“If a major-league team or minor-league team has a hard pitch count across their whole organization, they can do better than that”

That’s Glenn Fleisig talking to Baseball Prospectus on pitch counts, innings limits, and how organizations maximize the health of their pitchers. The interview is republished on Deadspin. 

The relevant question-and-answer:

BL: So without commenting on any specific team or pitcher, would you say that a team that puts hard innings limits in place is just sort of going overboard with risk aversion or covering their own ass? I mean, I’m sure they must base it on some sort of research, but maybe they’re not looking at the right research.

GF: Yeah. I do say that. If a major-league team or minor-league team has a hard pitch count across their whole organization, they can do better than that. They should be using—because they have professional coaches throughout their major and minor leagues, and a professional medical staff—they should be using pitch counts as a feel, as a guideline for who has pitched a lot, who hasn’t pitched a lot, and then they should individualize it and know each of their pitchers, each of their athletes, and know who is a quick responder, who’s doing well on the physical assessments with the trainers and medical staff, who has good mechanics according to the pitching coach, things like that. And they should individualize it and they should say, ‘Oh, Rodriguez, he recovers quickly, but Johnson, he’s always in pain, so let’s keep Johnson lower than Rodriguez,’ and individualize it.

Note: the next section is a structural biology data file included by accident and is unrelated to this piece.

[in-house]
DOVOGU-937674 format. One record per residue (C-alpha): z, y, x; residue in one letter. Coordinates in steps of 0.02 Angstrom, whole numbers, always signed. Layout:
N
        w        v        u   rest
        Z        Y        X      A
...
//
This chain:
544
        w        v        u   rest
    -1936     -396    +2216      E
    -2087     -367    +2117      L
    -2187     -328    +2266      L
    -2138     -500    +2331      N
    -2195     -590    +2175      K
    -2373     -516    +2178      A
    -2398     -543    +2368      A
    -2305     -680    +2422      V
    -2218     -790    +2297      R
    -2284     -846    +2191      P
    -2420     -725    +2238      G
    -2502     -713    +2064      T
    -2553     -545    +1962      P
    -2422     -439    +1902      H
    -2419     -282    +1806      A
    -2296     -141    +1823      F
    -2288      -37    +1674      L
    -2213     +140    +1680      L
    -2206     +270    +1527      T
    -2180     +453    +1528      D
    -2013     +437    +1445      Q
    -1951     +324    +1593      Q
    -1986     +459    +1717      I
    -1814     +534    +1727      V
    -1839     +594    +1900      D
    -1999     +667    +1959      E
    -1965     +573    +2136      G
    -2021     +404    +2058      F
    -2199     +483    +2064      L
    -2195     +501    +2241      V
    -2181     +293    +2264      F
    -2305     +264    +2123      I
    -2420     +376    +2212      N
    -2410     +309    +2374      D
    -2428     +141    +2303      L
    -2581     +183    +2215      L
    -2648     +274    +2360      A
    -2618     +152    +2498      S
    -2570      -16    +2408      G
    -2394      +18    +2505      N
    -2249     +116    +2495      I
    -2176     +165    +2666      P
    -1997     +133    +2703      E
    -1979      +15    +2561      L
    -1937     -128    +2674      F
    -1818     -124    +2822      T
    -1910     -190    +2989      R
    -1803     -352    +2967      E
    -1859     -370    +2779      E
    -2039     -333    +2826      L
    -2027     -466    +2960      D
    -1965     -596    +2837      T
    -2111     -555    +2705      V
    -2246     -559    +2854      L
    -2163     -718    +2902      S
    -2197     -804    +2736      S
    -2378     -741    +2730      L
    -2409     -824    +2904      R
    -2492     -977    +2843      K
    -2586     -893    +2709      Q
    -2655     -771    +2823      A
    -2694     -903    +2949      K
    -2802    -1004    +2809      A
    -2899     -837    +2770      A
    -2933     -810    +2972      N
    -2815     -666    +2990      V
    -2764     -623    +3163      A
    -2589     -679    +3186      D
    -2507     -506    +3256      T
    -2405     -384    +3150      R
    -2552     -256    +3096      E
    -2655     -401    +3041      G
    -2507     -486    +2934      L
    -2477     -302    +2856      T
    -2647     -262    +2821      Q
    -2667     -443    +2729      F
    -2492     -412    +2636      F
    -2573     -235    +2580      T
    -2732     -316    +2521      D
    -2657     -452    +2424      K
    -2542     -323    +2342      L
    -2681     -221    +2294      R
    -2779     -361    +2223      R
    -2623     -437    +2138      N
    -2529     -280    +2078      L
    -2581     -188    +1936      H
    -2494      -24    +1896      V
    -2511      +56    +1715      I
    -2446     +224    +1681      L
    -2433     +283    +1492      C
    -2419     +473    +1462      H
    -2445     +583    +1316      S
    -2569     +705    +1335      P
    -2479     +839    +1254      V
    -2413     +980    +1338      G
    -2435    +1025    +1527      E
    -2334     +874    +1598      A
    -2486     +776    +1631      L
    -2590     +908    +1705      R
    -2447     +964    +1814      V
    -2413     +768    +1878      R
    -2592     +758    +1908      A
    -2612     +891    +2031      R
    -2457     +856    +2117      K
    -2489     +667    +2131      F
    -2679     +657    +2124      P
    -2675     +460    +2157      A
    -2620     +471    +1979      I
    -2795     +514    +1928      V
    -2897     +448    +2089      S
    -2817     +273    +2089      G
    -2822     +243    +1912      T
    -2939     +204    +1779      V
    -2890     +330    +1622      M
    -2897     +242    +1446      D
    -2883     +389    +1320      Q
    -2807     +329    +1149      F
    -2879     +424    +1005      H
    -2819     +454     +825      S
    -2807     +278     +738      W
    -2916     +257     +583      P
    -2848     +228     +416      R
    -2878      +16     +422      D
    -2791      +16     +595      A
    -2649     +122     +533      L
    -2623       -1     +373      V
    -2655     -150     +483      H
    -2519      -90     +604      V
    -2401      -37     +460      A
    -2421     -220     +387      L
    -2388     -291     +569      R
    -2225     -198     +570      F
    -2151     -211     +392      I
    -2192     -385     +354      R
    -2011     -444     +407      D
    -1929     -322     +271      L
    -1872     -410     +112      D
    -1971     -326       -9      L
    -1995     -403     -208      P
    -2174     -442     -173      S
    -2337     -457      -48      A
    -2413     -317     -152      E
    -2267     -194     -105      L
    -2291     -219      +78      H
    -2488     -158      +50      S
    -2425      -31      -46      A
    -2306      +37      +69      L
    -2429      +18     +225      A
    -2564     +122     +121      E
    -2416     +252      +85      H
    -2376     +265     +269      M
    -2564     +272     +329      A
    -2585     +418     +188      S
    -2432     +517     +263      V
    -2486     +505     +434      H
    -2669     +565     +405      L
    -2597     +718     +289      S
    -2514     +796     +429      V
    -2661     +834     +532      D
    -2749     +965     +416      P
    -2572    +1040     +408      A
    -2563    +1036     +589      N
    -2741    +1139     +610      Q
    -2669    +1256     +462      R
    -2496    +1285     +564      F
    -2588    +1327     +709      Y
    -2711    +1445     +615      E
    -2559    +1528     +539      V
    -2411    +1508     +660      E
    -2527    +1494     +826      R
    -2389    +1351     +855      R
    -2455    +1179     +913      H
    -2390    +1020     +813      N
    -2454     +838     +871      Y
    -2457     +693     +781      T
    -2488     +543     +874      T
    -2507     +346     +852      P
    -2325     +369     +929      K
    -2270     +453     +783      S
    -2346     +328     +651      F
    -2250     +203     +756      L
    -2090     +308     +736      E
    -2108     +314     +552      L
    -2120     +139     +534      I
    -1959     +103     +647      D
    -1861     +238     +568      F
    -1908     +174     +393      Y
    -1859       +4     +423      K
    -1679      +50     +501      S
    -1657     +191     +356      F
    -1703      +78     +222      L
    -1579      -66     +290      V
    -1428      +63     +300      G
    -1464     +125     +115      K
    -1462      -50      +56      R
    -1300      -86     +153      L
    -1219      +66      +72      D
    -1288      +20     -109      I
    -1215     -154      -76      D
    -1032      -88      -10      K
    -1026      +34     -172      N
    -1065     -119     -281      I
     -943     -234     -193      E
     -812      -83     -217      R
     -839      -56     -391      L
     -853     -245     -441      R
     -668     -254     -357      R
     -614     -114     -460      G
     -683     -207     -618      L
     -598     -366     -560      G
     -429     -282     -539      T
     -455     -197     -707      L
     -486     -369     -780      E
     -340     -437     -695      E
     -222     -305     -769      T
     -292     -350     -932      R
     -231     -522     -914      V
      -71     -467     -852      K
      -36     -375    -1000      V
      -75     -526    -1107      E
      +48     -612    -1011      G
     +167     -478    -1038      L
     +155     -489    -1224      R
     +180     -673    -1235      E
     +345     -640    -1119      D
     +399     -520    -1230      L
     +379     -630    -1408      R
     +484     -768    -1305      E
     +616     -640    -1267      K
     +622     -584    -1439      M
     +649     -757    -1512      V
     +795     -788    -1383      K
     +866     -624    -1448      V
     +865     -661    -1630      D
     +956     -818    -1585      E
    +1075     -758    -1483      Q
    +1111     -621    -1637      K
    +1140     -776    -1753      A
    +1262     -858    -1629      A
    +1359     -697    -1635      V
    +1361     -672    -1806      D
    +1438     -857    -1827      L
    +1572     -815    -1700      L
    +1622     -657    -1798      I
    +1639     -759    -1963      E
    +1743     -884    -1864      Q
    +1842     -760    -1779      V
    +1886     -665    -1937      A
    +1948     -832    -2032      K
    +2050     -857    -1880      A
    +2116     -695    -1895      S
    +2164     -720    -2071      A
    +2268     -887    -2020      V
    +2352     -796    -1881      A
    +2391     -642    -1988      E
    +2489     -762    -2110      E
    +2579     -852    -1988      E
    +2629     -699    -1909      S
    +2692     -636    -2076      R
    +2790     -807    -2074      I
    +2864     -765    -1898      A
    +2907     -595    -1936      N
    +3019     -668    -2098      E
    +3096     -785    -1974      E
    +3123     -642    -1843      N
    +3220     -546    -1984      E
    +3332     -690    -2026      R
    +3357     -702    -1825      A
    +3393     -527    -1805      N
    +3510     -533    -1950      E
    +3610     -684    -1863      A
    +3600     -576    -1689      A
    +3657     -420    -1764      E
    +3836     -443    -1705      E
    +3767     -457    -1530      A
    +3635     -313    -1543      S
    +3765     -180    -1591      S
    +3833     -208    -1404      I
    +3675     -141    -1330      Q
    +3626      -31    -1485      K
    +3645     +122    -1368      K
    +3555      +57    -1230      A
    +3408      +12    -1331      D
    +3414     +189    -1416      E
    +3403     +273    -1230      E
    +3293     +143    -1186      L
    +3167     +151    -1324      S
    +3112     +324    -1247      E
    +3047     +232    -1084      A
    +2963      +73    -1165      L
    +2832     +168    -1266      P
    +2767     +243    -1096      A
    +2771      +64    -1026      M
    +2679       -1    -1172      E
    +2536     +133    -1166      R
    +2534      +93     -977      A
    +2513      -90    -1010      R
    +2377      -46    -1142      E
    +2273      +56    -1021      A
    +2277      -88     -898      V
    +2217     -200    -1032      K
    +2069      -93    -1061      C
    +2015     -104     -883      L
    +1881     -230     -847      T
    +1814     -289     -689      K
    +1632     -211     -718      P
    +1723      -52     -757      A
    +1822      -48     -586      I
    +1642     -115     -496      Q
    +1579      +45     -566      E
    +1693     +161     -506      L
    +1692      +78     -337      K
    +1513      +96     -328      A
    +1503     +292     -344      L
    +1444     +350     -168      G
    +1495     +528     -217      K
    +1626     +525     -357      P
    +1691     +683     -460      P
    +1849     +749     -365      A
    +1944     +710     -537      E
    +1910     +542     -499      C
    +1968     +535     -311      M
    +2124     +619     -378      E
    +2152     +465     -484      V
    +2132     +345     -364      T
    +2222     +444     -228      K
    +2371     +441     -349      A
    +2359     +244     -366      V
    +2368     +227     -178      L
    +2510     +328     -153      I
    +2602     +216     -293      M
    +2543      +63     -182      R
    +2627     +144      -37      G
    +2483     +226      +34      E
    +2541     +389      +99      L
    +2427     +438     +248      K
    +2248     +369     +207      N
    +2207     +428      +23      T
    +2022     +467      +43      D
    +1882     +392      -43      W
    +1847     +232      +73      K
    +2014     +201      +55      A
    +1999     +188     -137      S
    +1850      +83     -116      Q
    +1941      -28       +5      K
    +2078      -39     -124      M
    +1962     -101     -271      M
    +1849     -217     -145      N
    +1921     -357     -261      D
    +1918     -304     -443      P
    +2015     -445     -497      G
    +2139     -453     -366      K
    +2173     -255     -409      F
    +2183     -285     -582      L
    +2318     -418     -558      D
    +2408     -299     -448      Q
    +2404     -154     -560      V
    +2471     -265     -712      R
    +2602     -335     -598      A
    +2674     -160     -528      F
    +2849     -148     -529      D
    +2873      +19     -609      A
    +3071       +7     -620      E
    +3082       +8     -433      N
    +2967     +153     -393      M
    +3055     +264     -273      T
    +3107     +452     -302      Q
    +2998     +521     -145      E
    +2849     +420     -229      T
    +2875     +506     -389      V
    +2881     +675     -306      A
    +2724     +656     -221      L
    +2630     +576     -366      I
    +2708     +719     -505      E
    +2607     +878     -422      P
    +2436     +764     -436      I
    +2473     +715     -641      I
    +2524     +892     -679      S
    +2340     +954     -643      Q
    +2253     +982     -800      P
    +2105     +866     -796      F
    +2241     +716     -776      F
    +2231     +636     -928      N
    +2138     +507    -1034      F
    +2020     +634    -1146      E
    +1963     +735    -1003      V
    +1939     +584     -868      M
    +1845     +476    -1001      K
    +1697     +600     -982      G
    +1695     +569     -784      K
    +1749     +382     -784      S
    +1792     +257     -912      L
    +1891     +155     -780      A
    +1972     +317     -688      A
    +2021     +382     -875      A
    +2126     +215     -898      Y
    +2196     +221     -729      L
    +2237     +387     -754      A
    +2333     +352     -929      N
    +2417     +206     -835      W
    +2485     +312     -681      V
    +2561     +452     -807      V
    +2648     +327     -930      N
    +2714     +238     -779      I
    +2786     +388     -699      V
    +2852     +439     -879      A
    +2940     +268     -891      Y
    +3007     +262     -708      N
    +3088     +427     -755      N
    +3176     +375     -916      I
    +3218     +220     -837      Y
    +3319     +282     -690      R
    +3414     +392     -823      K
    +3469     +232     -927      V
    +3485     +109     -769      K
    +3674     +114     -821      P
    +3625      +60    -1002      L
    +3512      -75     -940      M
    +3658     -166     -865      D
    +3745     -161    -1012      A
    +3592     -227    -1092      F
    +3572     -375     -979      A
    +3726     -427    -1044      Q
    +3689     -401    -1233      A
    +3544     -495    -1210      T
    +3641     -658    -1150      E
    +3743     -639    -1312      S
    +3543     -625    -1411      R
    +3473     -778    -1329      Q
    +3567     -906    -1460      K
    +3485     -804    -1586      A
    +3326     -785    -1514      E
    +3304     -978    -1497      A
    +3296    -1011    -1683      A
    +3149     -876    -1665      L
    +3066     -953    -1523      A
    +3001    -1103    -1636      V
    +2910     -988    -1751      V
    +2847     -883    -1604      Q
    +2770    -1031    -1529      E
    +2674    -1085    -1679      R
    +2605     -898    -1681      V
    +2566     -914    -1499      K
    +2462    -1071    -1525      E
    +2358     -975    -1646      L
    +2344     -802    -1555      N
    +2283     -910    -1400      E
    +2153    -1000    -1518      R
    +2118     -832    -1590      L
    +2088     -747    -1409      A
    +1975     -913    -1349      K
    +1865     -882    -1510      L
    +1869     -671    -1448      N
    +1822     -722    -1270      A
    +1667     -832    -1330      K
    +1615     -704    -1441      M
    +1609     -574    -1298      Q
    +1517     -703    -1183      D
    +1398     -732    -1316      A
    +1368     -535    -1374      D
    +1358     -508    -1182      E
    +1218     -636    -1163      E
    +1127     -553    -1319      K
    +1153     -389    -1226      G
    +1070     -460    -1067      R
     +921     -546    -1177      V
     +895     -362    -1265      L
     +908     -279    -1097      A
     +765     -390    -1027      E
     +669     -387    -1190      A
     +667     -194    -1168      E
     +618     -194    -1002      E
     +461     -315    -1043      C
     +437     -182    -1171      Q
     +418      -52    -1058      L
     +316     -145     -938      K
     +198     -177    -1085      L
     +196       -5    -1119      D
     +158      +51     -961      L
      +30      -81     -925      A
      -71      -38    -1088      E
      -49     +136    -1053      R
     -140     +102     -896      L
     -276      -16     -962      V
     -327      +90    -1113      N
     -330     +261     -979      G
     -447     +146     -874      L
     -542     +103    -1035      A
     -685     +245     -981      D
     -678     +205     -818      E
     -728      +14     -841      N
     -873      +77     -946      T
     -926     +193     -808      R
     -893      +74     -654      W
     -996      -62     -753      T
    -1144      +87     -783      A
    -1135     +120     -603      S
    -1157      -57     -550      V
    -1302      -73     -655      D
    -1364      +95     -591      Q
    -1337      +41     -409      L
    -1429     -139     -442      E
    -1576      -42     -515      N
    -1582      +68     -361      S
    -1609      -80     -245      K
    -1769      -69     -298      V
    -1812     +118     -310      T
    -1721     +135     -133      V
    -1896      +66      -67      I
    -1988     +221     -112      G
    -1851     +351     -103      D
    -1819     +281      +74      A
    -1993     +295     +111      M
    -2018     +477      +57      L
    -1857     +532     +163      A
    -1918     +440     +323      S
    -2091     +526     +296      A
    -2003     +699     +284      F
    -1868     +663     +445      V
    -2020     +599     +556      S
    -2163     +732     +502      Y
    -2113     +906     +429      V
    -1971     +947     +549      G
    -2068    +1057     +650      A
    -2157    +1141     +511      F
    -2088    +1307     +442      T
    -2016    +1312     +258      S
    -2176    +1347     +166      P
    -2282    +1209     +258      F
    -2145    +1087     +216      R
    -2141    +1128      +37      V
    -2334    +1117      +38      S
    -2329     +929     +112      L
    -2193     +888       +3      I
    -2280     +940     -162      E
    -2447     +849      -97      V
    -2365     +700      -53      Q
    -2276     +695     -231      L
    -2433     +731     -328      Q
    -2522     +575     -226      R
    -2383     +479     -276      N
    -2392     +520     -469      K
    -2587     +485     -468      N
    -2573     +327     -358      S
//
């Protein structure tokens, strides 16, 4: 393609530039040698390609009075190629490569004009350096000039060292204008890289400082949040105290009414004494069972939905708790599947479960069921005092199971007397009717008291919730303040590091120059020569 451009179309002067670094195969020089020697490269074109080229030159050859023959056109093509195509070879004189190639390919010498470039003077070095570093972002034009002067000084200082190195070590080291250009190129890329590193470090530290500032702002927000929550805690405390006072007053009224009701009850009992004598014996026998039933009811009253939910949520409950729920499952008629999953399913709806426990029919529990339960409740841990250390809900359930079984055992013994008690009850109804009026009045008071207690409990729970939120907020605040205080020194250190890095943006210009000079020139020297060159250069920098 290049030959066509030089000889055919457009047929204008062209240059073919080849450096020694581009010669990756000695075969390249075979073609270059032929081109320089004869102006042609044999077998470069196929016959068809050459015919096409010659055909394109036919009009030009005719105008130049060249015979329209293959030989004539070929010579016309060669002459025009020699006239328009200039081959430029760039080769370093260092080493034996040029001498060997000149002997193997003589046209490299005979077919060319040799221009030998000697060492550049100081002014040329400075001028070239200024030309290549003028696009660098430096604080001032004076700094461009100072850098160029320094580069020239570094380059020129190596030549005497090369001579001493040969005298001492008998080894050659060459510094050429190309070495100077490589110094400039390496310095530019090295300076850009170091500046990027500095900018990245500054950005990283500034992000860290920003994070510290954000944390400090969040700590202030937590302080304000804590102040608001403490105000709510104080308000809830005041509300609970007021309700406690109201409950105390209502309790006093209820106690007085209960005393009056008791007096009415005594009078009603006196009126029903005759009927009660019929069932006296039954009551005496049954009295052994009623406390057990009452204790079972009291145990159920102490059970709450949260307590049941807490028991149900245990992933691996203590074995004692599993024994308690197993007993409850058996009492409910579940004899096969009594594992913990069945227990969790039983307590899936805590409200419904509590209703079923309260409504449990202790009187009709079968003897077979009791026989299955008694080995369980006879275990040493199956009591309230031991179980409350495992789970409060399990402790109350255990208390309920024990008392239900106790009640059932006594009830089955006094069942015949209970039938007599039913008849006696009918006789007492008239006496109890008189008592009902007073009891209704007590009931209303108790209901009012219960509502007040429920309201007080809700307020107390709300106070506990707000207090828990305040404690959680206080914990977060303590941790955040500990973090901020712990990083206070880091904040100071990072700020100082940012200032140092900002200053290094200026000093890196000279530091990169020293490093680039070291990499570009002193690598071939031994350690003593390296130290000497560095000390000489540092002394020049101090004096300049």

Plus, even within a person—even if they say, ‘Rodriguez, he seems to be healthy and doing well and good mechanics and very fluid and in good shape, all those things,’ they shouldn’t set a pitch count number for him; they should set a soft pitch count number—‘He can go to this level, 100 pitches or whatever”—but then game by game, they should monitor and take him out when he’s giving signs of being fatigued or if there’s a history of he’s been pitching a lot recently, or he’s stinking tonight, other things where you individualize it. But a hard pitch count is really for youth baseball and perhaps high school baseball, when you can’t assume the coaches are all experts.”

This is really a question about the Nationals and Strasburg (and Jordan Zimmermann). This isn’t just any yahoo they’re talking to, either–this is Glenn Fleisig, the leading scientific authority on pitching mechanics. And I don’t mean “scientific” in the 19th-century quack medical sense–I mean peer-reviewed. I have quoted his work debunking “inverted W” scaremongering before. So at first glance this looks like an indictment of the Strasburg limit. In 2012, the Nats had Strasburg on a hard innings limit, just as they had Jordan Zimmermann on a hard innings limit in 2011.